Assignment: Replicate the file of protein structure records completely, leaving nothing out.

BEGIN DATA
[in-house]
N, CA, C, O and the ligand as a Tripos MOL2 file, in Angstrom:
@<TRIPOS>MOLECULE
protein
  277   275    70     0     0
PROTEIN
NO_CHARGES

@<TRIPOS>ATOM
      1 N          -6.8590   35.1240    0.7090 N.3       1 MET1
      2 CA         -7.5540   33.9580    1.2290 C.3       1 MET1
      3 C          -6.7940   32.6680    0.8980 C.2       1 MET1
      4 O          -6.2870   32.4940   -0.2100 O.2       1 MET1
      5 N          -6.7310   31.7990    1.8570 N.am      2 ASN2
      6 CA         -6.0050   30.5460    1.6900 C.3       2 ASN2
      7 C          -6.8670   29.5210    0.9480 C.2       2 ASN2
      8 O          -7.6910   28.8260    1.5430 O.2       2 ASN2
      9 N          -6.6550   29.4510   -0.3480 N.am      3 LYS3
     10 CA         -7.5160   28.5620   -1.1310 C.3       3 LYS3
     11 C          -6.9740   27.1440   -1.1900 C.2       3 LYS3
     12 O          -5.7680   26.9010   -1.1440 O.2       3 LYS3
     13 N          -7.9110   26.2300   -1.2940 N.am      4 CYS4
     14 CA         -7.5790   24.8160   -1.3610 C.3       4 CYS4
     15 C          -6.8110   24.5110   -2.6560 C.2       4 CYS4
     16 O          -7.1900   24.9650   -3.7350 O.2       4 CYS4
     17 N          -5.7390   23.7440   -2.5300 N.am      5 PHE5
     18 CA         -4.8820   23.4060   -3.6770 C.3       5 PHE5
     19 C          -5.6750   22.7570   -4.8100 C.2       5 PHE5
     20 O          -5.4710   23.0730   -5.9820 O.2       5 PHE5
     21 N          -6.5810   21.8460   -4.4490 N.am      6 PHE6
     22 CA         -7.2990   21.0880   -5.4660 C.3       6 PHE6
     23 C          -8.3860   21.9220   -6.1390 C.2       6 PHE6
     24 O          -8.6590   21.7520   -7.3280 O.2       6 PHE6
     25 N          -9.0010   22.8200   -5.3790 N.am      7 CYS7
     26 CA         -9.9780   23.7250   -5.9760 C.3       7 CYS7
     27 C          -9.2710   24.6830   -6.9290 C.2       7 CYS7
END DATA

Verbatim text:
[in-house]
N, CA, C, O and the ligand as a Tripos MOL2 file, in Angstrom:
@<TRIPOS>MOLECULE
protein
  277   275    70     0     0
PROTEIN
NO_CHARGES

@<TRIPOS>ATOM
      1 N          -6.8590   35.1240    0.7090 N.3       1 MET1
      2 CA         -7.5540   33.9580    1.2290 C.3       1 MET1
      3 C          -6.7940   32.6680    0.8980 C.2       1 MET1
      4 O          -6.2870   32.4940   -0.2100 O.2       1 MET1
      5 N          -6.7310   31.7990    1.8570 N.am      2 ASN2
      6 CA         -6.0050   30.5460    1.6900 C.3       2 ASN2
      7 C          -6.8670   29.5210    0.9480 C.2       2 ASN2
      8 O          -7.6910   28.8260    1.5430 O.2       2 ASN2
      9 N          -6.6550   29.4510   -0.3480 N.am      3 LYS3
     10 CA         -7.5160   28.5620   -1.1310 C.3       3 LYS3
     11 C          -6.9740   27.1440   -1.1900 C.2       3 LYS3
     12 O          -5.7680   26.9010   -1.1440 O.2       3 LYS3
     13 N          -7.9110   26.2300   -1.2940 N.am      4 CYS4
     14 CA         -7.5790   24.8160   -1.3610 C.3       4 CYS4
     15 C          -6.8110   24.5110   -2.6560 C.2       4 CYS4
     16 O          -7.1900   24.9650   -3.7350 O.2       4 CYS4
     17 N          -5.7390   23.7440   -2.5300 N.am      5 PHE5
     18 CA         -4.8820   23.4060   -3.6770 C.3       5 PHE5
     19 C          -5.6750   22.7570   -4.8100 C.2       5 PHE5
     20 O          -5.4710   23.0730   -5.9820 O.2       5 PHE5
     21 N          -6.5810   21.8460   -4.4490 N.am      6 PHE6
     22 CA         -7.2990   21.0880   -5.4660 C.3       6 PHE6
     23 C          -8.3860   21.9220   -6.1390 C.2       6 PHE6
     24 O          -8.6590   21.7520   -7.3280 O.2       6 PHE6
     25 N          -9.0010   22.8200   -5.3790 N.am      7 CYS7
     26 CA         -9.9780   23.7250   -5.9760 C.3       7 CYS7
     27 C          -9.2710   24.6830   -6.9290 C.2       7 CYS7